Center for Advanced Genocide Research
The Shoah Foundation came to the University of Southern California in 2006. "President Nikias was instrumental in making for us an extraordinary academic home" said Steven Spielberg, founder of the Shoah Institute.
President Nikias had said back then "we will give you a chance to sink your roots as you are trying to preserve the testimonies of the holocaust survivors". In doing that, he allowed the Shoah Foundation to have a permanent home and spread its wings and advance the study of genocide research.
President Nikias was the first to recognize what a first class research organization the partnership between USC and the Shoah Foundation would form.
There are so many testimonies to be recorded and archived that Shoah's work is immense. "Every year it seems our work has hardly even began", said Mr Spielberg, "and there is no end in sight, sadly".
There is so much to be learned from the 52,000 survivor testimonies which are kept in the Visual History Archive. Everyone of these testimonies can add to our understanding of the causes and consequences of a genocide.
Within the Shoah Foundation is the Center for Advanced Genocide Research, which advances research on how Holocaust and genocide can be prevented. For me, this is the Shoah arm that tackles Holocaust and genocide head-on because it suggests, or at least provides room for discussing, how humanity can evade such calamities in future.
Let's face it, at some point, you might have found yourself wondering what all this archiving of testimonies about the Holocaust and genocide will achieve. I know I did. Personally, I wondered what good documenting the Jewish Holocaust did besides reminding me of what my ancestors went through under the throes of political fanaticism. In the same way, I wondered how storing testimonies from other genocides around the world would help those affected, directly or indirectly. But, I have to admit, this center answers this question for me.
So, what's so special about this center?
To put it simply, the Center for Advanced Genocide Research does just what its name suggests - genocide research. However, a closer look at its defining themes reveals the genius of its existence. The center deals with 1) how genocide can be resisted, and even stopped altogether, 2) how mass murder events like Holocaust and genocide affect emotions and behavior, and 3) how digital data, such as that making up Shoah's Visual History Archive, can be used to unravel enigmatic human behavior to help prevent genocides in future.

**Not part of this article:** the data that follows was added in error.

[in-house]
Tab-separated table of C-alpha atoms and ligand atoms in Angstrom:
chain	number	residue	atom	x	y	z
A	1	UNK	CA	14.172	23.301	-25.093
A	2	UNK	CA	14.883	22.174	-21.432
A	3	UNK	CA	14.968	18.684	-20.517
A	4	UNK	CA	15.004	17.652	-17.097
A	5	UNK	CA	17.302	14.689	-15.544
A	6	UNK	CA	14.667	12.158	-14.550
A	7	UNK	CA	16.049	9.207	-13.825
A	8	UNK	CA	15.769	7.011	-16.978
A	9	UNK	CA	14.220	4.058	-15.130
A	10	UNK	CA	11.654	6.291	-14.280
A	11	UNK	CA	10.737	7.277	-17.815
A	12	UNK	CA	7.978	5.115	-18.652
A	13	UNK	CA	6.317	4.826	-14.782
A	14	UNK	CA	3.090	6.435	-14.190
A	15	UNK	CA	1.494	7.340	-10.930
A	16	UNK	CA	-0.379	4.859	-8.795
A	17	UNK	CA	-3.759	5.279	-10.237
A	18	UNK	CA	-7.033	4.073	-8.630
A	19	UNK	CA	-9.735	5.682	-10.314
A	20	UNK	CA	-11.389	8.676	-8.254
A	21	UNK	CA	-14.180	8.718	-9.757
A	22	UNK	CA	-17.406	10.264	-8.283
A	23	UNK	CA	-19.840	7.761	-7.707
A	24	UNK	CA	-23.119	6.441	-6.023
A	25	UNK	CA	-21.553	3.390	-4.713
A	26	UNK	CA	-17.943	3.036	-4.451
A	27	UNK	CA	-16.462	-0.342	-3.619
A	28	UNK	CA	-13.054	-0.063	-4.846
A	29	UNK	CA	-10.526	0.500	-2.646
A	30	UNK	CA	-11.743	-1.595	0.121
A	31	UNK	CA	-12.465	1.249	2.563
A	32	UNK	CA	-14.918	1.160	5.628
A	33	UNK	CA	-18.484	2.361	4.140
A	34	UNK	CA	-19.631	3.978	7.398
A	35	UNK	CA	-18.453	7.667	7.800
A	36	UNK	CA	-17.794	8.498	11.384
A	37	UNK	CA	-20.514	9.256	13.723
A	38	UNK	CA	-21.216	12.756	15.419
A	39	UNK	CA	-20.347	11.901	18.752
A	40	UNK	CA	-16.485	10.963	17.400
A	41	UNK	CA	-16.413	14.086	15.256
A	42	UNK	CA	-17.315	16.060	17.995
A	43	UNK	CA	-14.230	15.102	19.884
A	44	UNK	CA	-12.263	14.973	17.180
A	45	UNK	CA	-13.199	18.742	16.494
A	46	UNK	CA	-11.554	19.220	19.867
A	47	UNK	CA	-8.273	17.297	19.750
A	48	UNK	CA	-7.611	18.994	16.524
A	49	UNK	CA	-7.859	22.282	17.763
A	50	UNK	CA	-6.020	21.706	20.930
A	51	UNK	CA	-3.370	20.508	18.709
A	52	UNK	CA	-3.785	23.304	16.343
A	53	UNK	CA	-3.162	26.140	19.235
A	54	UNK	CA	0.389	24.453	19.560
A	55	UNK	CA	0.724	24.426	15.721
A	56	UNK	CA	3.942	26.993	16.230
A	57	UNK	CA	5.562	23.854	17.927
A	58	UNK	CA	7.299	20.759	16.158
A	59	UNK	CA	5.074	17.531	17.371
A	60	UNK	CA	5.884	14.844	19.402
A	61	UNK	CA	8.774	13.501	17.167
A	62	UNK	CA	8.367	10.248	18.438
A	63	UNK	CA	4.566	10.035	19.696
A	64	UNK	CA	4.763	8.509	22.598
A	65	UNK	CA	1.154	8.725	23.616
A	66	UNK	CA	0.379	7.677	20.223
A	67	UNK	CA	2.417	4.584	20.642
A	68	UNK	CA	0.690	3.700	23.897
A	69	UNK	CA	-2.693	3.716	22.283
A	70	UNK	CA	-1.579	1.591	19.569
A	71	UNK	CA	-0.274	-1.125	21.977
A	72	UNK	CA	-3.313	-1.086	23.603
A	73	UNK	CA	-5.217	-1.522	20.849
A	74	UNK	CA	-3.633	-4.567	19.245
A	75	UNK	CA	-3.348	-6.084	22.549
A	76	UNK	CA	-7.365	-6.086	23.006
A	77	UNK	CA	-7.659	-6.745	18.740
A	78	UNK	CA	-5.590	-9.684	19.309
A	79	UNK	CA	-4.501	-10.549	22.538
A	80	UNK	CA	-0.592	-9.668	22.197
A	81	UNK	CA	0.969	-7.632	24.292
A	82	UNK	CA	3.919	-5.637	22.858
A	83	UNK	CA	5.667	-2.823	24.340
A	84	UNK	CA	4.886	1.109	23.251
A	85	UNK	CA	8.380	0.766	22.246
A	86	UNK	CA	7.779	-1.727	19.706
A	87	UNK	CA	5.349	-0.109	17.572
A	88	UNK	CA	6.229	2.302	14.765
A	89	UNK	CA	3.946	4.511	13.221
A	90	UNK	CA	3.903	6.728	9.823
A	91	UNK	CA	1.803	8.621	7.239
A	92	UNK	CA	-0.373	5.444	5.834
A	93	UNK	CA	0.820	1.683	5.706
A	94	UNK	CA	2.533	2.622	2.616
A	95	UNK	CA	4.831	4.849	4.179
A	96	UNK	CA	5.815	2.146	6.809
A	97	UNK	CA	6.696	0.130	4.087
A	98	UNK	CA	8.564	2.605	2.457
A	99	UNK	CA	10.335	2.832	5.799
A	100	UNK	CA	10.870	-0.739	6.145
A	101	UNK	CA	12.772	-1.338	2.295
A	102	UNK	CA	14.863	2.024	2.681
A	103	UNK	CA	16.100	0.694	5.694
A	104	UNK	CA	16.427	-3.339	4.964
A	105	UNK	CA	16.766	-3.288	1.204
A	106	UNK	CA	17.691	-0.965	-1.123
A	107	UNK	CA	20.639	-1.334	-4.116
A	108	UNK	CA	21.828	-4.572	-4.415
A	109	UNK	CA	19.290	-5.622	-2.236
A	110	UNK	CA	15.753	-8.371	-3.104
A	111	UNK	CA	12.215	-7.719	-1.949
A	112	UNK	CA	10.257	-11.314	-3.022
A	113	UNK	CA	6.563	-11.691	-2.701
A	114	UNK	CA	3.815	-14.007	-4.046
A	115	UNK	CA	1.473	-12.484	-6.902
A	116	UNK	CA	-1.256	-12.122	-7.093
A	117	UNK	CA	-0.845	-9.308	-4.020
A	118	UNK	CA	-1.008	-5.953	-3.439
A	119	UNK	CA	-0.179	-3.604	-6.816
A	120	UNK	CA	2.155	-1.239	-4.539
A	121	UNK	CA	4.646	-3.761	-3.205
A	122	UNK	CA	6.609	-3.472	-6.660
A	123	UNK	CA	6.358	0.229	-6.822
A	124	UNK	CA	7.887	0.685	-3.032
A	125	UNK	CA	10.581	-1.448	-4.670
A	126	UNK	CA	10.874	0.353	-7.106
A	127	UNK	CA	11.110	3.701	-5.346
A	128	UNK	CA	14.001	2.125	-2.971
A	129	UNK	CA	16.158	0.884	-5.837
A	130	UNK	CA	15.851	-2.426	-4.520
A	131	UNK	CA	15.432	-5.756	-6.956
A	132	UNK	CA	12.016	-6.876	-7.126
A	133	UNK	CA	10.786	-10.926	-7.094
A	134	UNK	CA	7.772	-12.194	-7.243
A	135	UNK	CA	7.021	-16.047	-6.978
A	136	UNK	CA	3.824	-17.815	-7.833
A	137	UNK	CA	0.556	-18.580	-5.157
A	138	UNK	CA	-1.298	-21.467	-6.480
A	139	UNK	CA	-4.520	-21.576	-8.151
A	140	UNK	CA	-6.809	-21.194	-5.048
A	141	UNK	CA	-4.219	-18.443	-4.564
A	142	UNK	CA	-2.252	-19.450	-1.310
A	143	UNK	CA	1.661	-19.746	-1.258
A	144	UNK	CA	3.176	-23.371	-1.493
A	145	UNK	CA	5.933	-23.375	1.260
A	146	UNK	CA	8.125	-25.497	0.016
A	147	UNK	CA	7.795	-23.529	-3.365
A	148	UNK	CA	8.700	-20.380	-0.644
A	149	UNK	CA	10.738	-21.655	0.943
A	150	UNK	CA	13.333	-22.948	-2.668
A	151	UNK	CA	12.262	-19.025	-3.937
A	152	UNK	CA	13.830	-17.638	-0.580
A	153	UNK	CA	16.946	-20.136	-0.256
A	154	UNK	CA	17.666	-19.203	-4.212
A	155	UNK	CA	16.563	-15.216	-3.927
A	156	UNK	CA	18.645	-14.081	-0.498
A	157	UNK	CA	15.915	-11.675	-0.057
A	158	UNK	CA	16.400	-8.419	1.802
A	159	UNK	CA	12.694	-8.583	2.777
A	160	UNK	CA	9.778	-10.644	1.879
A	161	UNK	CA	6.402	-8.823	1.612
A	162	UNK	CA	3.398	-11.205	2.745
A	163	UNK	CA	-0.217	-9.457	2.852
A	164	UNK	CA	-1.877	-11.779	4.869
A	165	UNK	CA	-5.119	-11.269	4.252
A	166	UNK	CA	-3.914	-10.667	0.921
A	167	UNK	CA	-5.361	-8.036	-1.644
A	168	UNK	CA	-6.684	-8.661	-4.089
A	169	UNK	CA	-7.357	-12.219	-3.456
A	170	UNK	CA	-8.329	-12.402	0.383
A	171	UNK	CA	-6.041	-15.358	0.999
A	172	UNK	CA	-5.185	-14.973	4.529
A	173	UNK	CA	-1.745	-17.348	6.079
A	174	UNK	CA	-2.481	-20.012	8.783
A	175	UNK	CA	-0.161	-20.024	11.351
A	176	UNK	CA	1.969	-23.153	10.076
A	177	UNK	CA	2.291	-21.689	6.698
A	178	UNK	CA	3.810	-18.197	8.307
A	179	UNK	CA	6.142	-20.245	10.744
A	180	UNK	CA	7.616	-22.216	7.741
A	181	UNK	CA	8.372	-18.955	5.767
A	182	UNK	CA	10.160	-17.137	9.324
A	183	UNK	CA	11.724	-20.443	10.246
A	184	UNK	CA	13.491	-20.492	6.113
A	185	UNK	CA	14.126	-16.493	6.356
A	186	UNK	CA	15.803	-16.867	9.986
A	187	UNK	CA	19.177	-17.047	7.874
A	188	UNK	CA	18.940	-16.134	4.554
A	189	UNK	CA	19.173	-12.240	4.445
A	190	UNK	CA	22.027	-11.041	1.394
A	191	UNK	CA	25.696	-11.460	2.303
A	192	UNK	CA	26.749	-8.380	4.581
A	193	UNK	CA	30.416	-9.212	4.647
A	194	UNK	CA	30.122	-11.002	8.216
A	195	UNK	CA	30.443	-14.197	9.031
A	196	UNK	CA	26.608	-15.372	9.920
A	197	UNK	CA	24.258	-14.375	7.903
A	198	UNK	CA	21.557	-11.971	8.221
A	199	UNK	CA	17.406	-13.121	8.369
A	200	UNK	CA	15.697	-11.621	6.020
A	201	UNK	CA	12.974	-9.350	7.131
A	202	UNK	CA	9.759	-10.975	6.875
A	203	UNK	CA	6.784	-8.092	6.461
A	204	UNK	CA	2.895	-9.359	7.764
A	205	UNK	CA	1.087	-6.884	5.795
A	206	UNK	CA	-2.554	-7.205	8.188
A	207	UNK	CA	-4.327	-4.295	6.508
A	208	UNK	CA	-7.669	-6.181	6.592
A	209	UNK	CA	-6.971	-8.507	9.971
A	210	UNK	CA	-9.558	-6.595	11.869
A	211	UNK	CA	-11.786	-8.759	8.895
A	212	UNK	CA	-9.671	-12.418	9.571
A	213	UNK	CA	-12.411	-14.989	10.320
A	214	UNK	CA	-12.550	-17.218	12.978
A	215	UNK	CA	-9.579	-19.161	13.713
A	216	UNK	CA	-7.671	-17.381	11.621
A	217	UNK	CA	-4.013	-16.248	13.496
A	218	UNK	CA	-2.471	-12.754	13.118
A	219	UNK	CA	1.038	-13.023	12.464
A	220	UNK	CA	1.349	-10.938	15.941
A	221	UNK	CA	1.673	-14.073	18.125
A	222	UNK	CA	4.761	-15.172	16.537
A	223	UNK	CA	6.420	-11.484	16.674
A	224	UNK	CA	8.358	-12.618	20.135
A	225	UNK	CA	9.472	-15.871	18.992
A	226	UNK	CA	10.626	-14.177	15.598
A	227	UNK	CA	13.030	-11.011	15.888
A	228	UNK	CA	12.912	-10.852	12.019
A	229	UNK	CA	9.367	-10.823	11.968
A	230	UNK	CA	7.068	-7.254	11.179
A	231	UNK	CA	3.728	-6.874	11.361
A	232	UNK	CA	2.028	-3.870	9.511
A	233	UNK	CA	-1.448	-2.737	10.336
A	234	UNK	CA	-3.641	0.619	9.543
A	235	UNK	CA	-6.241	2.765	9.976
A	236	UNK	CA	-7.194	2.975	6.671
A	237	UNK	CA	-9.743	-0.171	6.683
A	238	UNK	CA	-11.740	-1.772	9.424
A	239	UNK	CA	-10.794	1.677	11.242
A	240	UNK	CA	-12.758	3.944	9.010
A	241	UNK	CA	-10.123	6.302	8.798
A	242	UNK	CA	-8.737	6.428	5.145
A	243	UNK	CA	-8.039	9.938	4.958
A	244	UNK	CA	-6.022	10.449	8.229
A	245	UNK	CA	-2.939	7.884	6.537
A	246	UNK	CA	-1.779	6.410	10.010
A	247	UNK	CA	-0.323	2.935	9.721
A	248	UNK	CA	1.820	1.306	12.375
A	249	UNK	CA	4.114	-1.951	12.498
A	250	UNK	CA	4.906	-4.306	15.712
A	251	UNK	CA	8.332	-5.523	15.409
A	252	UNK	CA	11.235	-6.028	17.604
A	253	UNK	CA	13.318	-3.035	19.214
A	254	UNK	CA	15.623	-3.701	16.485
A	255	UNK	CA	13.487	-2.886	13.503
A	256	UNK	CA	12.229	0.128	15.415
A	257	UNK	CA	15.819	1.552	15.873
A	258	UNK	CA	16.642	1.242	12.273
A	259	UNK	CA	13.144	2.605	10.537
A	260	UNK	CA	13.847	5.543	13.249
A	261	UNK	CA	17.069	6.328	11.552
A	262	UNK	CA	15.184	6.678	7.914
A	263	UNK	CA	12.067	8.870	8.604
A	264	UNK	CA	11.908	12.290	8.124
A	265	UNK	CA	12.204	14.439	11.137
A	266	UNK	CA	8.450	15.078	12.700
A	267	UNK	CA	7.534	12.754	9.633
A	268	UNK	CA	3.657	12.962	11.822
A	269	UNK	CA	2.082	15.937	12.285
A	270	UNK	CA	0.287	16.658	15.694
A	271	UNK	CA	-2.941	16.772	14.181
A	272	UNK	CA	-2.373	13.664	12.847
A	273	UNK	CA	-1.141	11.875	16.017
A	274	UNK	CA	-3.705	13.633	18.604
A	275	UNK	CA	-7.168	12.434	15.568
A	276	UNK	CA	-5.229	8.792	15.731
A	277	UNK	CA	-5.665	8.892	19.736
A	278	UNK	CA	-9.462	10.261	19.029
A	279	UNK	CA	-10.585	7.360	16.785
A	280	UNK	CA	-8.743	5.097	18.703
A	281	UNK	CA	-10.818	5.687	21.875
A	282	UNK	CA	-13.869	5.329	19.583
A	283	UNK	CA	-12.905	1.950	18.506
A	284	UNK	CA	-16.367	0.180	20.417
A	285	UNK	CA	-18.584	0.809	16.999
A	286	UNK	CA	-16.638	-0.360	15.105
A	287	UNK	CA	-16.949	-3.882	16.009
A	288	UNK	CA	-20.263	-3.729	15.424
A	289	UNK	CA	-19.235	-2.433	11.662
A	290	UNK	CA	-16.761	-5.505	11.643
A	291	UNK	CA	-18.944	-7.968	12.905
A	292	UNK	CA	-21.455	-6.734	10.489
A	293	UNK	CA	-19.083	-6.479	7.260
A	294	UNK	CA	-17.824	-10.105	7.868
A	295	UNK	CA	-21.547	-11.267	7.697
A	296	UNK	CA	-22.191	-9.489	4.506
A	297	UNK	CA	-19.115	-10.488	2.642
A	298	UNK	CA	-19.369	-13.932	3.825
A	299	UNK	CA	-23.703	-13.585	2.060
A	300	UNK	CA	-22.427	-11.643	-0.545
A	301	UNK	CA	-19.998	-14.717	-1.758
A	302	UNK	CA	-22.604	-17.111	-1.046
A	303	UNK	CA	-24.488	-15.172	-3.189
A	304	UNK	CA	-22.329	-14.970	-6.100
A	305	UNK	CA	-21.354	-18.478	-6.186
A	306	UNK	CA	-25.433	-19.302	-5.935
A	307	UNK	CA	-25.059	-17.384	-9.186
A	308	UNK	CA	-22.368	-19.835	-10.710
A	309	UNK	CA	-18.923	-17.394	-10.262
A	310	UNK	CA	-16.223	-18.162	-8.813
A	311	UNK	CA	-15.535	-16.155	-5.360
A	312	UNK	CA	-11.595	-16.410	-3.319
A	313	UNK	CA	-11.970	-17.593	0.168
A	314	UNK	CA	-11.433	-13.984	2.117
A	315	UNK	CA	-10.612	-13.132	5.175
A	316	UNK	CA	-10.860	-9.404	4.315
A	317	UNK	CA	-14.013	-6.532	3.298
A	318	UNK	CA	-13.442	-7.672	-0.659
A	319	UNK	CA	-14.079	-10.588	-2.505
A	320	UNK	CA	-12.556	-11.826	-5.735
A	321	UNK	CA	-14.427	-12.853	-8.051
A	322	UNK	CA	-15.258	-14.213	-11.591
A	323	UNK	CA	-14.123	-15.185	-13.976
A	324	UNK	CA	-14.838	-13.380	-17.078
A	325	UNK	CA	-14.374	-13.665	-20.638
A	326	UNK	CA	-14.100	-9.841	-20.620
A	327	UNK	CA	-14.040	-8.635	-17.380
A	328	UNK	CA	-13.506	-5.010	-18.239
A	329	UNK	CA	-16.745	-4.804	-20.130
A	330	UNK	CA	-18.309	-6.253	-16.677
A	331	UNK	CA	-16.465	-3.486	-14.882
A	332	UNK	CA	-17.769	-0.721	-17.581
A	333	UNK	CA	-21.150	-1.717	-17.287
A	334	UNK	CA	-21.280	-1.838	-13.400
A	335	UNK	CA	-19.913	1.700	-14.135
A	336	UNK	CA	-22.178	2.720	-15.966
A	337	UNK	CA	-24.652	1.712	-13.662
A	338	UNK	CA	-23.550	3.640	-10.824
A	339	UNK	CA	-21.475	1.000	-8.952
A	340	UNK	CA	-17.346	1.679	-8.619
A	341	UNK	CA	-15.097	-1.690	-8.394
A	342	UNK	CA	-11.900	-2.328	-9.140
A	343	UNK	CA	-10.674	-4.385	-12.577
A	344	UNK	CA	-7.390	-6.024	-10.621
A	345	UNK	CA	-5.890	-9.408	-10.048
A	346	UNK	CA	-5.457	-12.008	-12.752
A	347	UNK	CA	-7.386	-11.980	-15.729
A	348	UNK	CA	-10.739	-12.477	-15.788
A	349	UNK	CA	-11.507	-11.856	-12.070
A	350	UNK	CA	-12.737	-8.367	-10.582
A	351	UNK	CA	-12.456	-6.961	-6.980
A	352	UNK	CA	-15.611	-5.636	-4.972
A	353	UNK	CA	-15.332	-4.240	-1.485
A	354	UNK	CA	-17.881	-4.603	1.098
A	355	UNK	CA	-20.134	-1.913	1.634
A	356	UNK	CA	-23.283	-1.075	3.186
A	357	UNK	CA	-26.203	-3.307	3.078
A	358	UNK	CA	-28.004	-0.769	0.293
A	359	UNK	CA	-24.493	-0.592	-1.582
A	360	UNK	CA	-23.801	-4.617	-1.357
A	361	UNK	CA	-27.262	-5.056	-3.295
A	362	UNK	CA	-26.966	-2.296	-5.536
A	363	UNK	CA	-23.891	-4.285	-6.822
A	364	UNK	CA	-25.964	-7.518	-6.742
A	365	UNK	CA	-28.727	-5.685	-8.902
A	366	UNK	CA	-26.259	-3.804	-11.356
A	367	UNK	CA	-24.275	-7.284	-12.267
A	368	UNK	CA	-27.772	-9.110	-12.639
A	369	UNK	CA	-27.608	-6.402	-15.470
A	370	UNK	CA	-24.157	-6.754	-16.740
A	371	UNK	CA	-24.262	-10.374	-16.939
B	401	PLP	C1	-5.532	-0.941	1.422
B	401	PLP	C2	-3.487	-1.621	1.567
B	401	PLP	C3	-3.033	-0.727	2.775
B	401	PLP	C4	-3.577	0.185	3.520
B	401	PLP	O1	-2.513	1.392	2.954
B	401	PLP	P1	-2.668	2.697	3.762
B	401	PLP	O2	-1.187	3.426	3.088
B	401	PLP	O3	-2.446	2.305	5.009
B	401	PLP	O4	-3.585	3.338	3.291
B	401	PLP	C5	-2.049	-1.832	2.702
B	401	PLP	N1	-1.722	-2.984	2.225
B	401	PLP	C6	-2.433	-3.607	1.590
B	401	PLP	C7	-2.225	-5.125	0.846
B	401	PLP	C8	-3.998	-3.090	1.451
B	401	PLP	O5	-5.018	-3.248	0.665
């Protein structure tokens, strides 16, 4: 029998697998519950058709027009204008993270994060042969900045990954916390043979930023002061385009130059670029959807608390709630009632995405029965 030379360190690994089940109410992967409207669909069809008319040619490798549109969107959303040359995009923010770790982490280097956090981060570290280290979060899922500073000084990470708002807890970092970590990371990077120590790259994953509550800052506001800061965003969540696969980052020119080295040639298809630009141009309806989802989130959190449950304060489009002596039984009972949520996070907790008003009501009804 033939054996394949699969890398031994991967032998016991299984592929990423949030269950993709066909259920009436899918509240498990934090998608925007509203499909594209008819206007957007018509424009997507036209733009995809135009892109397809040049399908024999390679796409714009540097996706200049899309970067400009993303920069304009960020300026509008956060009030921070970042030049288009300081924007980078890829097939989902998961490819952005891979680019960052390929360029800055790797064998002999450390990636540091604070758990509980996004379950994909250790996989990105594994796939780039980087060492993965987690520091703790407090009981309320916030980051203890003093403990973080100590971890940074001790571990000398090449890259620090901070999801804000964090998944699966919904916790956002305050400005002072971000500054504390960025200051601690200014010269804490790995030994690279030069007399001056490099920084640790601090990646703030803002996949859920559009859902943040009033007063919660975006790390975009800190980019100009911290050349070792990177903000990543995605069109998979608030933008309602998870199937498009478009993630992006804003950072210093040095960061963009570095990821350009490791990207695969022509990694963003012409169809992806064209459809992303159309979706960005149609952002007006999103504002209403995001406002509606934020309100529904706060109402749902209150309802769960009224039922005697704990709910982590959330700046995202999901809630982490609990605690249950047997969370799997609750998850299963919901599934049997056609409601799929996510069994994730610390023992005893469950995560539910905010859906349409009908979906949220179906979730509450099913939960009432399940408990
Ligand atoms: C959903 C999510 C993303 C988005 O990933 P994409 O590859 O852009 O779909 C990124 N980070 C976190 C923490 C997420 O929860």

The Center Is Ideally Positioned
The unit was launched in April of 2014, and its promising prospects makes it one of the best programs USC's Shoah Foundation currently has. More importantly, with the massive amount of Holocaust and genocides testimonies Shoah has, it is in an exclusive position to exploit all the benefits this kind of research has to offer.
It is also worth noting that South California, where USC and Shoah are located, has large survivor communities, and this certainly adds to its suitability for the important role of being the center for research on Holocaust and genocide.
Already A Massive Hit
Although it has been around for only several months, it has attracted students, scholars, and other interested academicians from around the globe through a research fellowship program. The program has research fellowships as well as a teaching fellows program. These programs involve undergraduate students, doctoral students, post-doctoral students, as well as senior scholars.
Workshops, conferences, and host speakers are also available each year. For instance, a recent event looked at how music can be used to resist genocide and spread the necessary awareness to make oppressive leaderships keen on using mass violence to achieve their political goals rethink their plans.
The people at the helm of this program are just as important to its noble cause. Wolf Gruner, its founder and a USC Professor of History, is a globally-recognized authority on Holocaust and genocide studies; in no small part because he has written nearly a dozen books on the Holocaust and other genocides in Latin America.
To learn more about prevention of genocide and anti-simitism, visit the following organizations
Aegis Trust: An operation that works to stop genocide and mass atrocities worldwide
ADL: A movement to stop the defamation of the Jewish people
Yad Vashem: A place dedicated to documentation, research, education and commemoration of the Holocaust.